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Black-owned Cake Ventures launches $17M VC fund

The fund is backed by major investors, including Pivotal Ventures (a Melinda French Gates company), Cendana Ventures, Bank of America, and more.

Black-owned Cake Ventures launches $17M VC fund
Cake Ventures founder Monique Woodard. LINKEDIN PHOTO

Cake Ventures, a Black-owned pre-seed and seed venture capital firm, has announced a $17 million fund — the company’s first.

Backed by major investors, including Pivotal Ventures (a Melinda French Gates company), Cendana Capital, Screendoor, Plexo Capital, Foundry Group, and Bank of America, founder Monique Woodard says she sees an opportunity to invest in tech companies, specifically led by women and people of colour.

“All the work in my career has led me to this point,” Monique Woodard, founder and managing director of Cake Ventures, said in a statement. “I see a massive opportunity to invest in venture-scale technology companies that impact the lives of the millions of people who make up tomorrow’s internet users. Revolutionary technology is already being created in this space, and I want to back the founders creating generational technology companies whose growth will be accelerated by these emerging consumers.”

Monique has experience as an angel and venture investor as well as a business owner and operator. As a venture partner at 500 Global, she started her career in venture capital, making investments in start-ups, including Silvernest and Blavity. Monique worked as a venture scout at Lightspeed Venture Partners after leaving 500 Global.

Woodard says she will invest in approximately 20 companies, writing cheques between $250,000 to $500,000. She added that Cake Ventures would invest in U.S. and Canadian businesses.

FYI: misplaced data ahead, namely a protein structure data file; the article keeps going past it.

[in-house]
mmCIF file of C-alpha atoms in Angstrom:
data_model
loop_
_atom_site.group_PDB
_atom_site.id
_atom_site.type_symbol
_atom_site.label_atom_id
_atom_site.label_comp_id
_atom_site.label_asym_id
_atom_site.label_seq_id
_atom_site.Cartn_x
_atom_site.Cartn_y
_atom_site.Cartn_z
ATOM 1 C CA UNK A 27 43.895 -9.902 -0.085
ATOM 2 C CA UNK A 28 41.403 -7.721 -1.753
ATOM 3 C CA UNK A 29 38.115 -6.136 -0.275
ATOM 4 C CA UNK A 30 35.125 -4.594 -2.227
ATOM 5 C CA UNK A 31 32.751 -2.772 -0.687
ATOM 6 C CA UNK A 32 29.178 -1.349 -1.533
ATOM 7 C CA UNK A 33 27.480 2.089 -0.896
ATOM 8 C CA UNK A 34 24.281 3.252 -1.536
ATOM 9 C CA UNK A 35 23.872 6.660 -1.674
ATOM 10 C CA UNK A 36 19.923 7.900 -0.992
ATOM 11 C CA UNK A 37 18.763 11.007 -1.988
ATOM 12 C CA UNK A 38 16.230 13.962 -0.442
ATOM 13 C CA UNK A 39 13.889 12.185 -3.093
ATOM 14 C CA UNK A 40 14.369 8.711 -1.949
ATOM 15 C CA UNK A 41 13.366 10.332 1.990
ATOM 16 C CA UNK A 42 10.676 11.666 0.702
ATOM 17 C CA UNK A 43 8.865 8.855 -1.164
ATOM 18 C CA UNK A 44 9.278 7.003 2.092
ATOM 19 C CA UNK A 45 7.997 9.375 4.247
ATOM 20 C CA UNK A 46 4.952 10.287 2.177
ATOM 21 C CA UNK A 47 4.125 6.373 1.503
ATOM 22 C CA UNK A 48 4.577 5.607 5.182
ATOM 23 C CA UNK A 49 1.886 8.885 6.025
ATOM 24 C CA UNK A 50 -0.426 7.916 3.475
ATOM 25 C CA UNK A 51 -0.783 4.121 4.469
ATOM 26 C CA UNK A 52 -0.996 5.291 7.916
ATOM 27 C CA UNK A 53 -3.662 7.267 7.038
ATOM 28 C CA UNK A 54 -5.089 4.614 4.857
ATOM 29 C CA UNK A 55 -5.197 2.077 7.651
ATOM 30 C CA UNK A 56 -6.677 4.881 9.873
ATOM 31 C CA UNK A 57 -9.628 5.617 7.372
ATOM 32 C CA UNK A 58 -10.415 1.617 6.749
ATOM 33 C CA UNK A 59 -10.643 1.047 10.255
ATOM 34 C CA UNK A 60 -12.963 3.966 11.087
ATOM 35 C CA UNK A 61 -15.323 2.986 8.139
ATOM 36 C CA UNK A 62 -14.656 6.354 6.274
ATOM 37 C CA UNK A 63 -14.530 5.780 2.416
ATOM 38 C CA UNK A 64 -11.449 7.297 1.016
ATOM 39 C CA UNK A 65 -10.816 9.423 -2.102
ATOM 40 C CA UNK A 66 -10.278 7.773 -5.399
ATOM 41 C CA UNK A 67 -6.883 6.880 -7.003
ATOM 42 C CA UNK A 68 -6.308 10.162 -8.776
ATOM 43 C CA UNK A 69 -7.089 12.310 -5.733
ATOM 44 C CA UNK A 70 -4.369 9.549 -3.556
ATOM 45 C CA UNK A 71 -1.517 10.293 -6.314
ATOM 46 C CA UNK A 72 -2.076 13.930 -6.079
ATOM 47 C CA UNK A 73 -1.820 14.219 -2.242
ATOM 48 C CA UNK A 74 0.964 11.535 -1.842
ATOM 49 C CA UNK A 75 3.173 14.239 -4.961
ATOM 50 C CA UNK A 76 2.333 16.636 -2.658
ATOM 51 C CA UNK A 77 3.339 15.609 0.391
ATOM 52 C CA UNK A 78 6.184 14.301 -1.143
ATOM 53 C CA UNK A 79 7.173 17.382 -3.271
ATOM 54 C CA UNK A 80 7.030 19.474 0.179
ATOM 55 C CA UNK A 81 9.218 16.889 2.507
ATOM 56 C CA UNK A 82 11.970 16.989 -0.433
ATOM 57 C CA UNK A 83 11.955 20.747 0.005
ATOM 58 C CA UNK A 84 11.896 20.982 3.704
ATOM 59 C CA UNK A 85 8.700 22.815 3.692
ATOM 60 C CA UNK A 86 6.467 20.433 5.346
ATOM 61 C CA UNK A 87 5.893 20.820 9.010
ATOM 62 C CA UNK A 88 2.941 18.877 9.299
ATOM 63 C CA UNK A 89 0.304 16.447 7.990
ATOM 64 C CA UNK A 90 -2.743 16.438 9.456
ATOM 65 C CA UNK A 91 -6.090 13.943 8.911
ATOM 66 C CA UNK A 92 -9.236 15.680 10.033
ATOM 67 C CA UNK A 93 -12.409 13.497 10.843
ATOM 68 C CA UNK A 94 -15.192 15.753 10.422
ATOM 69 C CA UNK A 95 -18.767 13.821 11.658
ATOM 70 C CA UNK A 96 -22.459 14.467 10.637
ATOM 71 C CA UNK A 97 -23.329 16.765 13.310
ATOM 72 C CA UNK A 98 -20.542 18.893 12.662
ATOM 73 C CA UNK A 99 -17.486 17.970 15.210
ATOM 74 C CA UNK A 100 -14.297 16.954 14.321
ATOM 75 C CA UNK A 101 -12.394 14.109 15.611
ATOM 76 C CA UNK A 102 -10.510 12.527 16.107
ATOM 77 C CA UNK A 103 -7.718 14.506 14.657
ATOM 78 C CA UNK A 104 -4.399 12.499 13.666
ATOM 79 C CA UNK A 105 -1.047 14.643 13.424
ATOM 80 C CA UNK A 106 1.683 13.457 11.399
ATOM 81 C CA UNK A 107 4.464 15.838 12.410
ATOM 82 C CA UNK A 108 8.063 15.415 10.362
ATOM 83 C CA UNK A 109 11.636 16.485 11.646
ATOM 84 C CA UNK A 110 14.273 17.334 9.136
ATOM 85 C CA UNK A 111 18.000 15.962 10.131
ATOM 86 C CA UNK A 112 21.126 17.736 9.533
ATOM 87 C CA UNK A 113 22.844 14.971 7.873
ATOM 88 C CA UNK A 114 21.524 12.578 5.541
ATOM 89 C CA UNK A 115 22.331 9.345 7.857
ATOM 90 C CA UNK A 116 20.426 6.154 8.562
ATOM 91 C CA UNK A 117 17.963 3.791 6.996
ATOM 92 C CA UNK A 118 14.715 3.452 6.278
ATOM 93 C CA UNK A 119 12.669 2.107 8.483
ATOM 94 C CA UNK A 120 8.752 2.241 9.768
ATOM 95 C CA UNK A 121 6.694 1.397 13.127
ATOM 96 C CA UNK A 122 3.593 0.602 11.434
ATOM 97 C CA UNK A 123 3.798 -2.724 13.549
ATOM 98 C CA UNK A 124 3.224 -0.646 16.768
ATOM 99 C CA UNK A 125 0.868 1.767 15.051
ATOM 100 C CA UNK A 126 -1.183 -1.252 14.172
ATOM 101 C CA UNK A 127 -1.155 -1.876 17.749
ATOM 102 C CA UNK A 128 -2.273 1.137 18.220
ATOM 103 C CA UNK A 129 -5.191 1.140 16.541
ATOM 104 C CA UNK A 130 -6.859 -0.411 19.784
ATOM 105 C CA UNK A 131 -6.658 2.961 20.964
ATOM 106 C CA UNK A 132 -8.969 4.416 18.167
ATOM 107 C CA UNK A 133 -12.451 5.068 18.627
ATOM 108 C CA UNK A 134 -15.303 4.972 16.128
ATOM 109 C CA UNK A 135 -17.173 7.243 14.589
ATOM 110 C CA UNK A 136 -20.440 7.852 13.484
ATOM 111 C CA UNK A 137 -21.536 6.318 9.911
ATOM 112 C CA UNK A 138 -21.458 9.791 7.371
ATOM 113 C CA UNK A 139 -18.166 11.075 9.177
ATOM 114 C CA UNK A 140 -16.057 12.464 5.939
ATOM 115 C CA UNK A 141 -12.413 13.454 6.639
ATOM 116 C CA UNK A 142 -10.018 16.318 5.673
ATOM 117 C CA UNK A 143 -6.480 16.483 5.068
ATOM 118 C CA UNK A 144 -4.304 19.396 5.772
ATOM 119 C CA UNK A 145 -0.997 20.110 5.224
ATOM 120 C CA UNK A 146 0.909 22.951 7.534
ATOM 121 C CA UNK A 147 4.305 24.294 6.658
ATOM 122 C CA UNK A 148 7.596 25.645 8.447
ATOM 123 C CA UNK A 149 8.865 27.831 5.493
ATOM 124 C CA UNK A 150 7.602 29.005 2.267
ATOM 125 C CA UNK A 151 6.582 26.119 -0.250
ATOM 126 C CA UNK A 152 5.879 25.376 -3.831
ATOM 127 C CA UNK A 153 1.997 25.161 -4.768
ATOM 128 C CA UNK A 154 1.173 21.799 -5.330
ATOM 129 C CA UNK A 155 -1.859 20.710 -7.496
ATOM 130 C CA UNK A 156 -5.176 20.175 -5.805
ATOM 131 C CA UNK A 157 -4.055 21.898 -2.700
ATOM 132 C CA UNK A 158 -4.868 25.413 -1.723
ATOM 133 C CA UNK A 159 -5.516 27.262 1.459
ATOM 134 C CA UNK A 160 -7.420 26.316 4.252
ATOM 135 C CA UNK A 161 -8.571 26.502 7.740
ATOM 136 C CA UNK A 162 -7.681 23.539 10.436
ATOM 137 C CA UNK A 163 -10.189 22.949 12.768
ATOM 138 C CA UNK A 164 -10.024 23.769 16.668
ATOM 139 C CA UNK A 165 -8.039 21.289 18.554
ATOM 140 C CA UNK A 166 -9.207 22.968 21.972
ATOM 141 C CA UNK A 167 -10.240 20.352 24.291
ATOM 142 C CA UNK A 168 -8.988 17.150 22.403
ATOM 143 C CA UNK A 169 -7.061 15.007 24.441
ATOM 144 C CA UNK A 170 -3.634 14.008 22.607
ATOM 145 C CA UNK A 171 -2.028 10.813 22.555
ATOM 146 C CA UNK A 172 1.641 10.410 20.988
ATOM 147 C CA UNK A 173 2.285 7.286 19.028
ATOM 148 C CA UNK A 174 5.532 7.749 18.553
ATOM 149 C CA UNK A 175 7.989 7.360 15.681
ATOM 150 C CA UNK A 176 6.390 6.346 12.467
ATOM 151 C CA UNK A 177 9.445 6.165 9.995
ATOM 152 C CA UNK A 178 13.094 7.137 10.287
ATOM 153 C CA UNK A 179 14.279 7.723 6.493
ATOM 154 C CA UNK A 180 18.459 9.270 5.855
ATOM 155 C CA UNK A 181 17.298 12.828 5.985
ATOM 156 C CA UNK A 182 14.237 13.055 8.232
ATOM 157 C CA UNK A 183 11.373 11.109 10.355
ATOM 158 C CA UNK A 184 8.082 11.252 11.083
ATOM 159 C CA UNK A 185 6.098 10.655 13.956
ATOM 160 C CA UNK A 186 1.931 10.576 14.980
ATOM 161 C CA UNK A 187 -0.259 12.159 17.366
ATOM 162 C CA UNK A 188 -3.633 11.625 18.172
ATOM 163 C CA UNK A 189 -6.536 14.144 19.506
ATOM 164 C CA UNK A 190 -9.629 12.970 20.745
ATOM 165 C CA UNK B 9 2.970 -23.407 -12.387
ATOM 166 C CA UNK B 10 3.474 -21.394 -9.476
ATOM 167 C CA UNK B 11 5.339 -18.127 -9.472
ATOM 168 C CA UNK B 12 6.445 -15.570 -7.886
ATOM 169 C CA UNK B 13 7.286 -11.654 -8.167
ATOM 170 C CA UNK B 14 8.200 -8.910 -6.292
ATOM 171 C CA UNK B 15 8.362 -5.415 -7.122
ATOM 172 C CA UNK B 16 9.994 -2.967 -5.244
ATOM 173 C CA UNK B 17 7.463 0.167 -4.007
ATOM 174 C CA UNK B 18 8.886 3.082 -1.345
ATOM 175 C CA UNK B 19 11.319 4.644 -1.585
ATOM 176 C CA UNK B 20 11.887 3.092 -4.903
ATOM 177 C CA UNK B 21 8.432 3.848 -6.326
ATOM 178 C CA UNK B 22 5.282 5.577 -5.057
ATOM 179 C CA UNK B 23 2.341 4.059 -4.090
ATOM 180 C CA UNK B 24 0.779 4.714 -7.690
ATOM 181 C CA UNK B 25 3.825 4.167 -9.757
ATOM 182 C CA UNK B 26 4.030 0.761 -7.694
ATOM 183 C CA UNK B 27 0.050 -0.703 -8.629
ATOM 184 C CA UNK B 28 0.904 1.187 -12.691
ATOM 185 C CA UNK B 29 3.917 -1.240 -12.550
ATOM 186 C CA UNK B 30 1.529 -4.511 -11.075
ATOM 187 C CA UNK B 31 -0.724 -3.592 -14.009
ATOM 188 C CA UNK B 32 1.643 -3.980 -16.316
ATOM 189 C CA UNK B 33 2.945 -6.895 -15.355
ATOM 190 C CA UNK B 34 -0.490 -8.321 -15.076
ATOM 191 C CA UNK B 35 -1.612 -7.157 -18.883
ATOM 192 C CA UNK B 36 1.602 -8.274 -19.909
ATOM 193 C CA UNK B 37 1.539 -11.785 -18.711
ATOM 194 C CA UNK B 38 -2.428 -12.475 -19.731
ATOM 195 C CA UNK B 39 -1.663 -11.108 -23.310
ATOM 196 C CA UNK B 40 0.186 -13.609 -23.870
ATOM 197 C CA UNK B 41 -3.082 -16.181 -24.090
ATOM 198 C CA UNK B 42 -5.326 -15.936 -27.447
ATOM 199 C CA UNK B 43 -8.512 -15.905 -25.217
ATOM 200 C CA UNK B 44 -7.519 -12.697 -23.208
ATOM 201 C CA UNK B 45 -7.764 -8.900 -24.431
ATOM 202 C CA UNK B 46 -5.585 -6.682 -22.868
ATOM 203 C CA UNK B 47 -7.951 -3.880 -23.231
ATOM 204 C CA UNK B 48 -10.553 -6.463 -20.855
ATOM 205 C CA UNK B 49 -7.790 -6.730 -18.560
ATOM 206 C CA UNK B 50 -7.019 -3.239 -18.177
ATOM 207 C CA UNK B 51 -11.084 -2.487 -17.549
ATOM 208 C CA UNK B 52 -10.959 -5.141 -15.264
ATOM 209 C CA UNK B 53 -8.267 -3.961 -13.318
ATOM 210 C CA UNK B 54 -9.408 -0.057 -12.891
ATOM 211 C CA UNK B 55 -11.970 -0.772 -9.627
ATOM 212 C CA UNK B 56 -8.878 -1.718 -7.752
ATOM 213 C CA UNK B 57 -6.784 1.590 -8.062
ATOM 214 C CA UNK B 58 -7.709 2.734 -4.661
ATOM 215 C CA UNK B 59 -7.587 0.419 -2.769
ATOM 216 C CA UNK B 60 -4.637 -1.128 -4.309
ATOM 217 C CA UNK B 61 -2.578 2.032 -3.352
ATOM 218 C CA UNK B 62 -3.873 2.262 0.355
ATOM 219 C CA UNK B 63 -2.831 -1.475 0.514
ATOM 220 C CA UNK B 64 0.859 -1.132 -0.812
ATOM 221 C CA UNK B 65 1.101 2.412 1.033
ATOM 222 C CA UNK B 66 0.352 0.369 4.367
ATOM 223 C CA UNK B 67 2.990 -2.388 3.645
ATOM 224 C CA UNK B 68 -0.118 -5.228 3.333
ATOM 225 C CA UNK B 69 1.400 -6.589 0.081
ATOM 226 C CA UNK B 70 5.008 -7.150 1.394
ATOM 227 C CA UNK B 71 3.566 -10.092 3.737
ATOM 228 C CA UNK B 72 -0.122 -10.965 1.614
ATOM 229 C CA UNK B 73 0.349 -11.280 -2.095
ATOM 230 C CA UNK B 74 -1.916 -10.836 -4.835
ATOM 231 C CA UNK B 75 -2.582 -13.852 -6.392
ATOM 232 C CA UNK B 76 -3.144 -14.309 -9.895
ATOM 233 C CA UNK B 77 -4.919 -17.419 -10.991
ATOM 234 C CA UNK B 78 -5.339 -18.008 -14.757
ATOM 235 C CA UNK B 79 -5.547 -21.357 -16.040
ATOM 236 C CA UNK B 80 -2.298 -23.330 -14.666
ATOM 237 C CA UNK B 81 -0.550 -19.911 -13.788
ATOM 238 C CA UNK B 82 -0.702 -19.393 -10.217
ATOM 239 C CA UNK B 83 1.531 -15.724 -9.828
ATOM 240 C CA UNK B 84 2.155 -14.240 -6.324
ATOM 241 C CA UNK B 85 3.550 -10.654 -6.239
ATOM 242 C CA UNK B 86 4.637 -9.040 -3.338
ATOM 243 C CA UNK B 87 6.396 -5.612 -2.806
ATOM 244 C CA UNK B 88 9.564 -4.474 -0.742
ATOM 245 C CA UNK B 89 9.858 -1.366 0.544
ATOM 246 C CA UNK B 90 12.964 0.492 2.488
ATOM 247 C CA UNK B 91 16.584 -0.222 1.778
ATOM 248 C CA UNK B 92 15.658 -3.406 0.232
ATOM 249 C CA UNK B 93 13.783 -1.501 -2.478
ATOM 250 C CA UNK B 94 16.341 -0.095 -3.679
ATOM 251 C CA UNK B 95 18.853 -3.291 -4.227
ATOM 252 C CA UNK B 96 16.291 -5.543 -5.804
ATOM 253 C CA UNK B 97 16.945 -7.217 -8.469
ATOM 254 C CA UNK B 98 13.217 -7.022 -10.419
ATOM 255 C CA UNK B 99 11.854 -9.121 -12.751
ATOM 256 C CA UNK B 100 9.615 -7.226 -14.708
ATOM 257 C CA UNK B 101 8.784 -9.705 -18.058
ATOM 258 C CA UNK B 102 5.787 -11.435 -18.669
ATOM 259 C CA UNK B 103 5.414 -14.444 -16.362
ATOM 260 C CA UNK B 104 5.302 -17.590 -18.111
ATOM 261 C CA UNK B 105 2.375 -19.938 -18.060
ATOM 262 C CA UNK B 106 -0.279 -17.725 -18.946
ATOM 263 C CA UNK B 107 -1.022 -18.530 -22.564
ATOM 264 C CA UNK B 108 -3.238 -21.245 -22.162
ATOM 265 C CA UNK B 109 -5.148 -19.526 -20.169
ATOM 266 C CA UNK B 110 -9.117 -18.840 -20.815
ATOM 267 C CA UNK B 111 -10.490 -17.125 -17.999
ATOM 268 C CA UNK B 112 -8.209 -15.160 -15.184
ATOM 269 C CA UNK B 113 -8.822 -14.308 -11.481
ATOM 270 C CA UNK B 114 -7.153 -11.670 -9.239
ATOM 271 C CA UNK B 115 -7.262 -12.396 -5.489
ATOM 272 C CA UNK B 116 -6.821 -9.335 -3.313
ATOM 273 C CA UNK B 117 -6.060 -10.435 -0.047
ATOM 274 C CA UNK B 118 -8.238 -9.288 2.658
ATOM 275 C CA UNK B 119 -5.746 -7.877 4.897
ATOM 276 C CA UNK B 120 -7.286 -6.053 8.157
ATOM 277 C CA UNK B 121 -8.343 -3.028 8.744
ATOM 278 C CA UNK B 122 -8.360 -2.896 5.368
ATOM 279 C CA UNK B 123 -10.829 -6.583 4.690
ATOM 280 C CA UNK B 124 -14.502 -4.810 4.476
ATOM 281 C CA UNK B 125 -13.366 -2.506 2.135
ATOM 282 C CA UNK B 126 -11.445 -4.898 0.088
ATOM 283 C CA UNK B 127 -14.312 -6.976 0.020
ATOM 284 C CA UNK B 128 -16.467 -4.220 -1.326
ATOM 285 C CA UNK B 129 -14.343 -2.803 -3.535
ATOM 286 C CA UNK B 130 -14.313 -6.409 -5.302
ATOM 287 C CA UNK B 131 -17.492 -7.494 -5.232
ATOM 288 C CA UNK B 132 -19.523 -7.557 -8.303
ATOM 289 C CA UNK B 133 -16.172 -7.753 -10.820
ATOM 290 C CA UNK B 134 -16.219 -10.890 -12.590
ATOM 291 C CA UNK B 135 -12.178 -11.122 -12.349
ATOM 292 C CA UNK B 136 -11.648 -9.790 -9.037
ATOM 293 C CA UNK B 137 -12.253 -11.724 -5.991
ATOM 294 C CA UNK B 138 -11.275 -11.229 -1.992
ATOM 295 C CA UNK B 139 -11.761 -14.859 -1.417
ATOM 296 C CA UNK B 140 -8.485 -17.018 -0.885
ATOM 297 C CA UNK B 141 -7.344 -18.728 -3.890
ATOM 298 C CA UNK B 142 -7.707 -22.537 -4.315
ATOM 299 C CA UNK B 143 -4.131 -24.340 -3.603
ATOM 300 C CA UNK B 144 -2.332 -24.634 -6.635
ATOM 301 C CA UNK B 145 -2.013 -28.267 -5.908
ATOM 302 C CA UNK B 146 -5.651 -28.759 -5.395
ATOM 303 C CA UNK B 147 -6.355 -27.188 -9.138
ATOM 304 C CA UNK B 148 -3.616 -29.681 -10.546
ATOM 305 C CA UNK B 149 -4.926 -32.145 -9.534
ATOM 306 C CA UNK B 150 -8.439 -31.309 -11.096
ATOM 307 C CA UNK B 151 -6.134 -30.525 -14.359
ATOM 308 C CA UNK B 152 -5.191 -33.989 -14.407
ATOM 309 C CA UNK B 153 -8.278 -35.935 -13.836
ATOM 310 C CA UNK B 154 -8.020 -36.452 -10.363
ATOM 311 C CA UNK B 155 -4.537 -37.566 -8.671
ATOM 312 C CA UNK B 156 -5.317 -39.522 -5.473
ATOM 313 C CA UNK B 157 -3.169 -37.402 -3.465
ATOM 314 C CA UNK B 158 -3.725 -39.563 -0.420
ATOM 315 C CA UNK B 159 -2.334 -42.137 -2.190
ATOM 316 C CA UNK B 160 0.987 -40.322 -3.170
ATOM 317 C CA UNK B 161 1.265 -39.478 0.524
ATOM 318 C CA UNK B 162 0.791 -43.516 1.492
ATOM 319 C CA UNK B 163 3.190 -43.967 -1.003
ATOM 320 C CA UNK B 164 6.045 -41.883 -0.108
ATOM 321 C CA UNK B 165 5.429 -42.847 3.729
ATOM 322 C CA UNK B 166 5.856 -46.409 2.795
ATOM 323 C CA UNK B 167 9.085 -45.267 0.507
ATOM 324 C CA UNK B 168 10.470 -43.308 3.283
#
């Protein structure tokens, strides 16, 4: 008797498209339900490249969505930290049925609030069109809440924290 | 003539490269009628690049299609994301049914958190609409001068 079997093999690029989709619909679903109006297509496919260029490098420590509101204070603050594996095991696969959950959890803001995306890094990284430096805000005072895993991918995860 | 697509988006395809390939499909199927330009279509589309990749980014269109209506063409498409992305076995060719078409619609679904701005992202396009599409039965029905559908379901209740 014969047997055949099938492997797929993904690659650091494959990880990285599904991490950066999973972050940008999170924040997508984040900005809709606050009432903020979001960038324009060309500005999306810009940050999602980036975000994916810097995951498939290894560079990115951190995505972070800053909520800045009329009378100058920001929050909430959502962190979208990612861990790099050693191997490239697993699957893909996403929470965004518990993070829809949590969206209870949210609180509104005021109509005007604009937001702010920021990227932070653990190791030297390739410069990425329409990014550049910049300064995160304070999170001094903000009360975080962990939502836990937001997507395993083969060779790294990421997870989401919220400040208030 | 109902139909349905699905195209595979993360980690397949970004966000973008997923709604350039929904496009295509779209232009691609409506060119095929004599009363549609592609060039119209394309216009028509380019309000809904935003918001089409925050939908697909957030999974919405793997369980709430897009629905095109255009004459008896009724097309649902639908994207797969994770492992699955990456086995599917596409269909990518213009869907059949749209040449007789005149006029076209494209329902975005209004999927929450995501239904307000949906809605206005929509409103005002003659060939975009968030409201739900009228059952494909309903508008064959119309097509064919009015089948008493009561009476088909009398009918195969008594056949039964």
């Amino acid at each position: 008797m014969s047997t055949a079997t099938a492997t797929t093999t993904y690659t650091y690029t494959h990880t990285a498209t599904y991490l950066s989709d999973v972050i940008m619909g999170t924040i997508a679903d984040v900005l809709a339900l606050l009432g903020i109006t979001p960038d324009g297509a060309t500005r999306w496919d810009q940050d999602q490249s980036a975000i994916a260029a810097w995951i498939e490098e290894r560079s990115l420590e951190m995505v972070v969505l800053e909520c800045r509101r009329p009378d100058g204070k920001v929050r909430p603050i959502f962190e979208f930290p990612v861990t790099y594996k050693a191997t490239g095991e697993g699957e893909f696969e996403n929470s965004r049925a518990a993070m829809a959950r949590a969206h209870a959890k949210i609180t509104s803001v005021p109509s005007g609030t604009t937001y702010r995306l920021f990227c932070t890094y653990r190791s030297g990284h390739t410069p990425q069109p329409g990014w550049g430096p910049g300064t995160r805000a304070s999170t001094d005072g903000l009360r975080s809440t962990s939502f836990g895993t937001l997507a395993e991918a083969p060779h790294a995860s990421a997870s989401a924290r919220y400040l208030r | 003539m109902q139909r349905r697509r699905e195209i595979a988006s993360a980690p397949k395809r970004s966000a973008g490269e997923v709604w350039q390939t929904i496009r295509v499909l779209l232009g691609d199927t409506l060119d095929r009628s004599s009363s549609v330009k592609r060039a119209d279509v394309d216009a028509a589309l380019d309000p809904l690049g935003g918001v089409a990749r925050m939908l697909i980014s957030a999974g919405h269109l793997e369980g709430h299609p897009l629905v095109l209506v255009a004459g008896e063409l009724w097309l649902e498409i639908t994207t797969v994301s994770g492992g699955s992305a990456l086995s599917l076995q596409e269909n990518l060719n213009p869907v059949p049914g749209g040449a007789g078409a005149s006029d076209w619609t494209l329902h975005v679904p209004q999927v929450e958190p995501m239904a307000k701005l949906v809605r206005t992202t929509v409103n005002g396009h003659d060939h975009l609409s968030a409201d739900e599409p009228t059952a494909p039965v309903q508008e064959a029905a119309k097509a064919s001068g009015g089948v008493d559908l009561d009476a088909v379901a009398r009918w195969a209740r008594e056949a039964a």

Based in Silicon Valley, Cake Ventures is concentrated on three key markets:

Aging and longevity: Americans over 65 will surpass those under 18 in number by 2034, according to Cake Ventures research. It presumes that aging consumers will use software to help them age, access healthcare, manage finances, or find work or purpose beyond retirement.

Billion-dollar female economy: The growing purchasing power of women is expected to generate billions of dollars for businesses with sizable female customer bases in industries including direct-to-consumer marketing, women’s health, and the numerous ways women invest, save, and spend money.

BIPOC groups: As Black, Asian and Latino populations increase in number in the U.S.; they stand for shifting technological consumption patterns. They directly impact internet culture, which affects social interactions, financial empowerment and the nature of the future of employment.

The company has already invested in successful companies like Klarna, a buy-now-pay-later fintech company; CityBlock Health, a healthcare provider for underserved communities; and Weee!, grocery delivery for Asian and Latino foods.

Others include Most Days, a behavioural health platform that helps people create healthy habits that extend quality and length of life; Guaranteed, a company using technology to reimagine hospice care and end-of-life; and Bright, AI-powered immersive training and skills development for an evolving workforce.

To celebrate the launch, she curated a Spotify playlist full of rap and hip-hop classics from artists such as Jay-Z, Nas, the Wu-Tang Clan, Mobb Deep, and the Notorious B.I.G. Check it out below!